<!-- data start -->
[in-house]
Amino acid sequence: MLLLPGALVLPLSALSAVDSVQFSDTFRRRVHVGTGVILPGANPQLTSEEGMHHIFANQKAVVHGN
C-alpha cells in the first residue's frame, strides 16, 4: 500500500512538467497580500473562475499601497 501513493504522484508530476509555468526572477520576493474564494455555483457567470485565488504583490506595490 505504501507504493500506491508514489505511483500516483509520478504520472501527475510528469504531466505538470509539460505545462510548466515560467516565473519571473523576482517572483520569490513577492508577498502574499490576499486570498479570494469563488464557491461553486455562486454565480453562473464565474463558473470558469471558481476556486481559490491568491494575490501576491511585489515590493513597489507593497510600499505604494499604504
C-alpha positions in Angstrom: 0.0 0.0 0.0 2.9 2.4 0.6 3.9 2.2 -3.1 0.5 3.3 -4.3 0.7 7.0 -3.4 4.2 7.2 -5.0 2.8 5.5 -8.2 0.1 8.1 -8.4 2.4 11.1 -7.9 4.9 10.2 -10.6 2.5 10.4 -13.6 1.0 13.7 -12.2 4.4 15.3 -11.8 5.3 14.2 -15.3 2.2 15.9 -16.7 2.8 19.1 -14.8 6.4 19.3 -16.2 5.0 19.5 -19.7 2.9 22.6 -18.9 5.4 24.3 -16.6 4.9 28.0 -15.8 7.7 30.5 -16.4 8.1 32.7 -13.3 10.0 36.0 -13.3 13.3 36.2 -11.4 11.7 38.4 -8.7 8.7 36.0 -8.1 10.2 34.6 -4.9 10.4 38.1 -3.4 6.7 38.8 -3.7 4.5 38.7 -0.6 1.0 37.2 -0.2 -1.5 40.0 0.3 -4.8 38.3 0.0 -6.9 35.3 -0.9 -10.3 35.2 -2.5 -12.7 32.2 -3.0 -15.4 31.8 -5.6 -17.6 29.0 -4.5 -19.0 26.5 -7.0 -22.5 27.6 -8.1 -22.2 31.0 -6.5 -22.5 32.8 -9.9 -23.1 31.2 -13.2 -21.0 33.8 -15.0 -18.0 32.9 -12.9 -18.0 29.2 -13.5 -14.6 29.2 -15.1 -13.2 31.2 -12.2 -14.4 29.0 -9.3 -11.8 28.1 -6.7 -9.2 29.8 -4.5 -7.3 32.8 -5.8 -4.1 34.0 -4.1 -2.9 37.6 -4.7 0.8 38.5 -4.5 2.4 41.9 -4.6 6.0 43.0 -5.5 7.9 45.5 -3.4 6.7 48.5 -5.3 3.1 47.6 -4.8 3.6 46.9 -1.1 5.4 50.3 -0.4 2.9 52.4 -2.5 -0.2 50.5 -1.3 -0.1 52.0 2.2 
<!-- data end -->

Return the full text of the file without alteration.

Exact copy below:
[in-house]
Amino acid sequence: MLLLPGALVLPLSALSAVDSVQFSDTFRRRVHVGTGVILPGANPQLTSEEGMHHIFANQKAVVHGN
C-alpha cells in the first residue's frame, strides 16, 4: 500500500512538467497580500473562475499601497 501513493504522484508530476509555468526572477520576493474564494455555483457567470485565488504583490506595490 505504501507504493500506491508514489505511483500516483509520478504520472501527475510528469504531466505538470509539460505545462510548466515560467516565473519571473523576482517572483520569490513577492508577498502574499490576499486570498479570494469563488464557491461553486455562486454565480453562473464565474463558473470558469471558481476556486481559490491568491494575490501576491511585489515590493513597489507593497510600499505604494499604504
C-alpha positions in Angstrom: 0.0 0.0 0.0 2.9 2.4 0.6 3.9 2.2 -3.1 0.5 3.3 -4.3 0.7 7.0 -3.4 4.2 7.2 -5.0 2.8 5.5 -8.2 0.1 8.1 -8.4 2.4 11.1 -7.9 4.9 10.2 -10.6 2.5 10.4 -13.6 1.0 13.7 -12.2 4.4 15.3 -11.8 5.3 14.2 -15.3 2.2 15.9 -16.7 2.8 19.1 -14.8 6.4 19.3 -16.2 5.0 19.5 -19.7 2.9 22.6 -18.9 5.4 24.3 -16.6 4.9 28.0 -15.8 7.7 30.5 -16.4 8.1 32.7 -13.3 10.0 36.0 -13.3 13.3 36.2 -11.4 11.7 38.4 -8.7 8.7 36.0 -8.1 10.2 34.6 -4.9 10.4 38.1 -3.4 6.7 38.8 -3.7 4.5 38.7 -0.6 1.0 37.2 -0.2 -1.5 40.0 0.3 -4.8 38.3 0.0 -6.9 35.3 -0.9 -10.3 35.2 -2.5 -12.7 32.2 -3.0 -15.4 31.8 -5.6 -17.6 29.0 -4.5 -19.0 26.5 -7.0 -22.5 27.6 -8.1 -22.2 31.0 -6.5 -22.5 32.8 -9.9 -23.1 31.2 -13.2 -21.0 33.8 -15.0 -18.0 32.9 -12.9 -18.0 29.2 -13.5 -14.6 29.2 -15.1 -13.2 31.2 -12.2 -14.4 29.0 -9.3 -11.8 28.1 -6.7 -9.2 29.8 -4.5 -7.3 32.8 -5.8 -4.1 34.0 -4.1 -2.9 37.6 -4.7 0.8 38.5 -4.5 2.4 41.9 -4.6 6.0 43.0 -5.5 7.9 45.5 -3.4 6.7 48.5 -5.3 3.1 47.6 -4.8 3.6 46.9 -1.1 5.4 50.3 -0.4 2.9 52.4 -2.5 -0.2 50.5 -1.3 -0.1 52.0 2.2 